Video

    Video Florida’s Weeki Wachee ‘Mermaids’ Make a Splash

    Since 1947, ‘mermaids’ have fascinated tourists at central Florida’s Weeki Wachee Springs State Park with their fluid movements and synchronized ballet. Performing underwater has its challenges, including cold temperatures and a steady current, as VOA’s Lin Yang and Joseph Mok report.
    Video

    Video Somali, African Union Forces Face Resurgent Al-Shabab

    The Islamic State terror group claimed its first attack in Somalia earlier this week, though the claim has not been verified by forces on the ground. Meanwhile, al-Shabab militants have stepped up their attacks as Somalia prepares for elections later this year. Henry Ridgwell reports there are growing frustrations among Somalia’s Western backers over the country’s slow progress in forming its own armed forces to establish security after 25 years of chaos.
    Video

    Video Bangladesh Targeted Killings Spark Wave of Fear

    People in Bangladesh’s capital are expressing deep concern over the brutal attacks that have killed secular blogger, and most recently a gay rights activist and an employee of the U.S. embassy. Xulhaz Mannan, an embassy protocol officer and the editor of the country’s only gay and transgender magazine Roopban; and his friend Mehboob Rabbi Tanoy, a gay rights activist, were hacked to death by five attackers in Mannan’s Dhaka home earlier this month.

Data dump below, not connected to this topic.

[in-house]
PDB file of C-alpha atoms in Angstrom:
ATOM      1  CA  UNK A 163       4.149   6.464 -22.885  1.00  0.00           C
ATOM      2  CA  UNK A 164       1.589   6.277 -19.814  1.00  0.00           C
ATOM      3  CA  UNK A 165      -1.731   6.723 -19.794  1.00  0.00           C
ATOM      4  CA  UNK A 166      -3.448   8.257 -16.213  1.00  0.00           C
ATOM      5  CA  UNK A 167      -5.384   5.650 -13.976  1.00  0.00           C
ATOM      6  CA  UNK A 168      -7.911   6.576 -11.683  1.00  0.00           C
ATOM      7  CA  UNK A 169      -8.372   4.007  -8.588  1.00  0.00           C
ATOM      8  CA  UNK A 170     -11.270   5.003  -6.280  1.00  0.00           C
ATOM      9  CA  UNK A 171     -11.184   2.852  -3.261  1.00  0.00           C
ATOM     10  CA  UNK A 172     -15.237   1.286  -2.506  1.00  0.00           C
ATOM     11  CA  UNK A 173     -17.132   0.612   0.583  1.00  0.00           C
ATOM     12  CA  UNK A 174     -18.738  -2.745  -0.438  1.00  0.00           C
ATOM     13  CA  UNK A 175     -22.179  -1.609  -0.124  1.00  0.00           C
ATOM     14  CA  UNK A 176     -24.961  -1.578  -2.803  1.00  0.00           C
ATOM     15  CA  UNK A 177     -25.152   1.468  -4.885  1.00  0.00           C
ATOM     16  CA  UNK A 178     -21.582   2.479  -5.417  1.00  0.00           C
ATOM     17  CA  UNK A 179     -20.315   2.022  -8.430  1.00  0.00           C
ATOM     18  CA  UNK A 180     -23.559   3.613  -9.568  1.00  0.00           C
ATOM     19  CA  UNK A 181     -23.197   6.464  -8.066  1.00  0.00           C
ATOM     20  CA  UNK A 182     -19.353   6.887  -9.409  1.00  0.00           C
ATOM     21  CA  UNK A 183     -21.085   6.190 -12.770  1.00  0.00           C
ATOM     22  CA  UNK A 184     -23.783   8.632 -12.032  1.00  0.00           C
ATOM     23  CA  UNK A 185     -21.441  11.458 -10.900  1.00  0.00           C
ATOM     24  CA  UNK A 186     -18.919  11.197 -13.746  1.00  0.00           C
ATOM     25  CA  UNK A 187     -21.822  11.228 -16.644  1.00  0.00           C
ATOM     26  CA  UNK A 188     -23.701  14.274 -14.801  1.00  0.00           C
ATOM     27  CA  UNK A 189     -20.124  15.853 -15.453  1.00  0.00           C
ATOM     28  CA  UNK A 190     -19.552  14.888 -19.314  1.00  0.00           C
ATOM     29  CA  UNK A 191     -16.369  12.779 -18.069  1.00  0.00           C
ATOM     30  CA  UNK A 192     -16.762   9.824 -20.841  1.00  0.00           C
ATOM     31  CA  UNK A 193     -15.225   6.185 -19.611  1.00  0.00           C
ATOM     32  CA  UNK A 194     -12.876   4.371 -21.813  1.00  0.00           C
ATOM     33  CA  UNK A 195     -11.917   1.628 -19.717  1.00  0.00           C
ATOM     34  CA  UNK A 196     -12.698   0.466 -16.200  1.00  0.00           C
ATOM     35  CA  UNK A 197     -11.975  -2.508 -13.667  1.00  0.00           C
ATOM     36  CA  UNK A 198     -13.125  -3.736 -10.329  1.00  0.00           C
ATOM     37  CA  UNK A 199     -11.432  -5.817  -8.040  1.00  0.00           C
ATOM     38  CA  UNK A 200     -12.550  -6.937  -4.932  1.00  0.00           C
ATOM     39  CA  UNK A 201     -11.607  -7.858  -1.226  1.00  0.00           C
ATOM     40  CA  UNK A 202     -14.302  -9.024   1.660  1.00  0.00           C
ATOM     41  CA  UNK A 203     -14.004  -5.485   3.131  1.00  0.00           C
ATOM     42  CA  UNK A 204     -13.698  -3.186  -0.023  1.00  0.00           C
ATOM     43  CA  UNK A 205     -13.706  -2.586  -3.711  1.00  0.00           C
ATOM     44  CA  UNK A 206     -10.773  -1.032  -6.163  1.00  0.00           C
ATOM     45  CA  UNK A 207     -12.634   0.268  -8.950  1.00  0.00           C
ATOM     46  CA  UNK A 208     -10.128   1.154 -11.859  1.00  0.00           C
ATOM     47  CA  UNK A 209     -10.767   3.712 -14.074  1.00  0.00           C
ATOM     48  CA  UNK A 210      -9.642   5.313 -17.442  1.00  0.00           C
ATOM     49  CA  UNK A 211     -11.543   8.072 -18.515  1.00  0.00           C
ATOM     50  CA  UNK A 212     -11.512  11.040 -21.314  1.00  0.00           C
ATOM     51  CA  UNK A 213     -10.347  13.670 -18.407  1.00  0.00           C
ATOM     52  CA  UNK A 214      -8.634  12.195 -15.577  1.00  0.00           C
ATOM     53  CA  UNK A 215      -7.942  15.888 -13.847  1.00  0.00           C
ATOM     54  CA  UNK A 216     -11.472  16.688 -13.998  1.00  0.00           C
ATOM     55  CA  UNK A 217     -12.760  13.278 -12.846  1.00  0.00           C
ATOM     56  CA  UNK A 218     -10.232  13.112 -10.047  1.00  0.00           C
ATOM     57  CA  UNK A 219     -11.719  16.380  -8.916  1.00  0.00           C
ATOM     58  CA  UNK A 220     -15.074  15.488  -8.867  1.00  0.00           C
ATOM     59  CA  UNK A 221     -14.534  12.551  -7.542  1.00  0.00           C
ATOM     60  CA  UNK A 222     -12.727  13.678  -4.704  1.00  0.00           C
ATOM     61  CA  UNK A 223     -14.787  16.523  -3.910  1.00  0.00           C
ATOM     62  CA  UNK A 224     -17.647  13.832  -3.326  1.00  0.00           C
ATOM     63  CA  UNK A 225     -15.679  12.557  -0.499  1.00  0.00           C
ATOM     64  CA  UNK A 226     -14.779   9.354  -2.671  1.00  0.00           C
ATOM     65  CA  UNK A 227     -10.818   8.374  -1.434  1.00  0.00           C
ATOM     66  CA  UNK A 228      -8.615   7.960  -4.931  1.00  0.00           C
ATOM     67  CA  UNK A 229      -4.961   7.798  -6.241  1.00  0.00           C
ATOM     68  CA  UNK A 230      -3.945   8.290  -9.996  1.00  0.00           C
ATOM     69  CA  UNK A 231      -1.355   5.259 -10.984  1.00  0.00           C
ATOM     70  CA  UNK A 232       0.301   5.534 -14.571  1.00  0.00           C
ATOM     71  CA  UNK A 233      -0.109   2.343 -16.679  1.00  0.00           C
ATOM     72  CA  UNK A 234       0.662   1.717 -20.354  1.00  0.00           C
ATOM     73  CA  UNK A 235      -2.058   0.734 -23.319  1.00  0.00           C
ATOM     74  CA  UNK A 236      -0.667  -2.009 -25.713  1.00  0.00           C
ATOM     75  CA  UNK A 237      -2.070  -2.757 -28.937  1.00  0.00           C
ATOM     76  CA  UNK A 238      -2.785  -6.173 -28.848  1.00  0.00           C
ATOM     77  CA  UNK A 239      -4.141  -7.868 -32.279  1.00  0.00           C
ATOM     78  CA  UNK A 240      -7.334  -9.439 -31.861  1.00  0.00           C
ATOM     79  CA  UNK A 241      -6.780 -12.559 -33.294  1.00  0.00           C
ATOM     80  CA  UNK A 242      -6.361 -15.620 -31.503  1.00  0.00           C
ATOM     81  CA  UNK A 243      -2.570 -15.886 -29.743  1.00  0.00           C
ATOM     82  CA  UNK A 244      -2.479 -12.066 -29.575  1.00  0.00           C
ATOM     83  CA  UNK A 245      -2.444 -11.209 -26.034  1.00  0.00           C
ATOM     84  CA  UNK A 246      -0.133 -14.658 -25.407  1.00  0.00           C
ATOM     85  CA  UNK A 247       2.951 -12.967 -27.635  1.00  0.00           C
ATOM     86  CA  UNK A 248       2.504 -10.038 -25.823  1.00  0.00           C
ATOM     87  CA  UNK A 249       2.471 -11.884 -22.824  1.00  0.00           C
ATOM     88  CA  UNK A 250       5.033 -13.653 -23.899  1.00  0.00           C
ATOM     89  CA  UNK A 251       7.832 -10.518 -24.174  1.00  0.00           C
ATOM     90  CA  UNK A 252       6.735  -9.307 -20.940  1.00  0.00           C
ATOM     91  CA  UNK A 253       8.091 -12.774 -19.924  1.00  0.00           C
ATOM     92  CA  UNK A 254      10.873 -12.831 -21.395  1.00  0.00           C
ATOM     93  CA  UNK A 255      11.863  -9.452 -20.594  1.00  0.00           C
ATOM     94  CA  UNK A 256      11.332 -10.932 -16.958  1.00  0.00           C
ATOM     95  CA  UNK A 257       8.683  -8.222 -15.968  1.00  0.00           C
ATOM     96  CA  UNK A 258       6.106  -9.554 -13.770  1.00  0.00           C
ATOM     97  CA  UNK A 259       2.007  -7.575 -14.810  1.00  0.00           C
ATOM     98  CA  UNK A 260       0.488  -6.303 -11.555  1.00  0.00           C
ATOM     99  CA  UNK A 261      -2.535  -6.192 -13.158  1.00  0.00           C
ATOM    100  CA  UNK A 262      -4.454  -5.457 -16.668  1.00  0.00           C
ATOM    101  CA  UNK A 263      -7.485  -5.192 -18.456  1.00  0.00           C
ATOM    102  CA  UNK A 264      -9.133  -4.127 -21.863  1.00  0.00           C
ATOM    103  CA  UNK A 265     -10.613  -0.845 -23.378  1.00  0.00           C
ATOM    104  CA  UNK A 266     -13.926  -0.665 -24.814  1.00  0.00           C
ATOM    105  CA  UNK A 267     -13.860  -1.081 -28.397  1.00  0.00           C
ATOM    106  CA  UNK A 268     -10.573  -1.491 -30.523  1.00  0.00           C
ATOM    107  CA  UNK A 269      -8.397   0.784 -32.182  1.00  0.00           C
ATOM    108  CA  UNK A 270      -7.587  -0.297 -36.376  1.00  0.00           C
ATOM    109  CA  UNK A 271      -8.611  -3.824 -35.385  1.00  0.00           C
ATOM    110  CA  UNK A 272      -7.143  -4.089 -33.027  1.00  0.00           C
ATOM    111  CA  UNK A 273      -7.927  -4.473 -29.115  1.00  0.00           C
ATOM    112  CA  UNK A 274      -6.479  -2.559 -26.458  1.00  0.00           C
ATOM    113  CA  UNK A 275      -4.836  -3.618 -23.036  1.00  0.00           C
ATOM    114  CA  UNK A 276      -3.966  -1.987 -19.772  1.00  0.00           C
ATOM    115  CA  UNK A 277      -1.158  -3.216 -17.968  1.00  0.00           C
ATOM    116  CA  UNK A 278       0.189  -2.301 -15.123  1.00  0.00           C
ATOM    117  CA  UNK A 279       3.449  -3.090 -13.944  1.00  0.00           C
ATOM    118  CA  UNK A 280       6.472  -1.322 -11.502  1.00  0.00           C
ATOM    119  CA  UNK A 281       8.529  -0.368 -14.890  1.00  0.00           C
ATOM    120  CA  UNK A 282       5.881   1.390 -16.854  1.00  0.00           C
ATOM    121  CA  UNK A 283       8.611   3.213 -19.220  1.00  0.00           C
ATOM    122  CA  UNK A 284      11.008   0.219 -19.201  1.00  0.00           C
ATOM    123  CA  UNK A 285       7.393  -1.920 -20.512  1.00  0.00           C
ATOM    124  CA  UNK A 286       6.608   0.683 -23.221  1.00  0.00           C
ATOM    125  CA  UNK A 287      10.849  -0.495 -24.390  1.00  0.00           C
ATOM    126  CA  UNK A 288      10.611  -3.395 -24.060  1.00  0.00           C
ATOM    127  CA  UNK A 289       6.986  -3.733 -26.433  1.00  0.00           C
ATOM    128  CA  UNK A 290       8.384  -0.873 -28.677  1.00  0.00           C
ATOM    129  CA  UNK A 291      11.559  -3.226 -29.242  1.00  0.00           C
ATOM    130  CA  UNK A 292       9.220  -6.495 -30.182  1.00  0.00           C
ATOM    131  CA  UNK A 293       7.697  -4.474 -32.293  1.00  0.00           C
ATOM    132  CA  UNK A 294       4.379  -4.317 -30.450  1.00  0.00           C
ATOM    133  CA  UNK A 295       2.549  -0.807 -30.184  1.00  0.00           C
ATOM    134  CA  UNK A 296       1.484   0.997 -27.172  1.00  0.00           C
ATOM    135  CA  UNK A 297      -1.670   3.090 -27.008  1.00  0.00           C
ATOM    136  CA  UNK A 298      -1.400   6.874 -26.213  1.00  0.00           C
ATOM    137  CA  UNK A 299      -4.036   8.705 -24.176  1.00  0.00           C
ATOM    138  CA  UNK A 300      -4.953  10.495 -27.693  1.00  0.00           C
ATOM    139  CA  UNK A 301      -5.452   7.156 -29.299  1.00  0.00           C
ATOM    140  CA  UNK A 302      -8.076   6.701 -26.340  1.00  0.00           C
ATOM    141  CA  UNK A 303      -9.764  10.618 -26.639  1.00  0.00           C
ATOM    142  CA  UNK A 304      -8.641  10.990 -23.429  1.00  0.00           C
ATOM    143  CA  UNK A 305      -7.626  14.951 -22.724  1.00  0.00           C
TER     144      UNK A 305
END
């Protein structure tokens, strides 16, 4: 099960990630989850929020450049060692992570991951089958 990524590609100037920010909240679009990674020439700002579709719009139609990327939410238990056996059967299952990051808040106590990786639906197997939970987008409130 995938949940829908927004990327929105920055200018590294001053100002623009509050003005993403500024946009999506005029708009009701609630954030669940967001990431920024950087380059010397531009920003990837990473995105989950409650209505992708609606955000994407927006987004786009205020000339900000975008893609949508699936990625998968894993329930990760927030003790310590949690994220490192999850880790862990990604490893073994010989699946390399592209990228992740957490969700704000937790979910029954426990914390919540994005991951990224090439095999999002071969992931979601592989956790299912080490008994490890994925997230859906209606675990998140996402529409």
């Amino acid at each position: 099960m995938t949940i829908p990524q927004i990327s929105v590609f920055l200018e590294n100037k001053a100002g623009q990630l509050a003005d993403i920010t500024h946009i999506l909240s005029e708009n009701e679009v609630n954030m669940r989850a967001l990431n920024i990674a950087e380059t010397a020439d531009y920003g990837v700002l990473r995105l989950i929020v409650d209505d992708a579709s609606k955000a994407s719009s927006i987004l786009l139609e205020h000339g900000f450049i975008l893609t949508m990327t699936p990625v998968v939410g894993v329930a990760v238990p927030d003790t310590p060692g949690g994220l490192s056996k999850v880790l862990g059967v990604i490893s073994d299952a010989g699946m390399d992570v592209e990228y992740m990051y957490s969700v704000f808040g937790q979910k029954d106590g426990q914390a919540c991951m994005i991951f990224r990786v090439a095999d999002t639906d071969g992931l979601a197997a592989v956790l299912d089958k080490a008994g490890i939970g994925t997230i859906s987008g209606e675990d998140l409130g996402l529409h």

Video

    Video Documentary Tells Tale of Chernobyl Returnees

    Ukraine this week is marking the 30th anniversary of the world's worst nuclear accident, at the Chernobyl nuclear power plant. Soviet officials at first said little about the accident, but later evacuated a 2,600-square-kilometer "exclusion zone." Some people, though, came back. American directors Holly Morris and Anne Bogart created a documentary about this faithful and brave community. VOA's Tetiana Kharchenko reports from New York on "The Babushkas of Chernobyl." Carol Pearson narrates.
    Video

    Video Nigerians Feel Bite of Buhari Economic Policy

    Despite the global drop in the price of oil, Nigerian President Muhammadu Buhari has refused to allow the country's currency to devalue, leading to a shortage of foreign exchange. Chris Stein reports from Lagos businessmen and consumers are feeling the impact as the country deals with a severe fuel shortage.
    Video

    Video  Return to the Wild

    There’s a growing trend in the United States to let old or underused golf courses revert back to nature. But as Erika Celeste reports from one parcel in Grafton, Ohio, converting 39 hectares of land back to green space is a lot more complicated than just not mowing the fairway.
    Video

    Video West Urges Unity in Libya as Migrant Numbers Soar

    The Italian government says a NATO-led mission aimed at stemming the flow of migrants from Libya to Europe could be up and running by July. There are concerns that the number of migrants could soar as the route through Greece and the Balkans remains blocked. Western powers say the political chaos in Libya is being exploited by people smugglers — and they are pressuring rival groups to come together under the new unity government. VOA's Henry Ridgwell reports.
    Video

    Video Russia’s TV Rain Swims Against Tide in Sea of Kremlin Propaganda

    Russia’s media freedoms have been gradually eroded under President Vladimir Putin as his government has increased state ownership, influence, and restrictions on critical reporting. Television, where most Russians get their news, has been the main target and is now almost completely state controlled. But in the Russian capital, TV Rain stands out as an island in a sea of Kremlin propaganda.

    Special Report

    Adrift The Invisible African Diaspora